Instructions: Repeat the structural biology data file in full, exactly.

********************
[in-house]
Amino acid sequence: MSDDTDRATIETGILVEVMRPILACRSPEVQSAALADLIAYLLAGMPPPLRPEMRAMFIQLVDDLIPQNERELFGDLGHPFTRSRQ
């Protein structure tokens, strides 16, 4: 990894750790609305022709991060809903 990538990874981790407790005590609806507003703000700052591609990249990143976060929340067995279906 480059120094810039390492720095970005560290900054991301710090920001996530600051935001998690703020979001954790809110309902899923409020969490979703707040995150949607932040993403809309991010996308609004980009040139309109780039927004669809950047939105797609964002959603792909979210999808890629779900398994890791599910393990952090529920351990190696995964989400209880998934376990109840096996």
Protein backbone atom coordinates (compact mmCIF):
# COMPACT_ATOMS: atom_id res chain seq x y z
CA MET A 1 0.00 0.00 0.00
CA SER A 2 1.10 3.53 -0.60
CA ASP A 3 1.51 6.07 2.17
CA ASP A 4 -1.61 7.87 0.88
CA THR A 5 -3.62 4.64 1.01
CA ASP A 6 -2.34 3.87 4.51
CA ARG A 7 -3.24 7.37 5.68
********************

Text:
[in-house]
Amino acid sequence: MSDDTDRATIETGILVEVMRPILACRSPEVQSAALADLIAYLLAGMPPPLRPEMRAMFIQLVDDLIPQNERELFGDLGHPFTRSRQ
């Protein structure tokens, strides 16, 4: 990894750790609305022709991060809903 990538990874981790407790005590609806507003703000700052591609990249990143976060929340067995279906 480059120094810039390492720095970005560290900054991301710090920001996530600051935001998690703020979001954790809110309902899923409020969490979703707040995150949607932040993403809309991010996308609004980009040139309109780039927004669809950047939105797609964002959603792909979210999808890629779900398994890791599910393990952090529920351990190696995964989400209880998934376990109840096996």
Protein backbone atom coordinates (compact mmCIF):
# COMPACT_ATOMS: atom_id res chain seq x y z
CA MET A 1 0.00 0.00 0.00
CA SER A 2 1.10 3.53 -0.60
CA ASP A 3 1.51 6.07 2.17
CA ASP A 4 -1.61 7.87 0.88
CA THR A 5 -3.62 4.64 1.01
CA ASP A 6 -2.34 3.87 4.51
CA ARG A 7 -3.24 7.37 5.68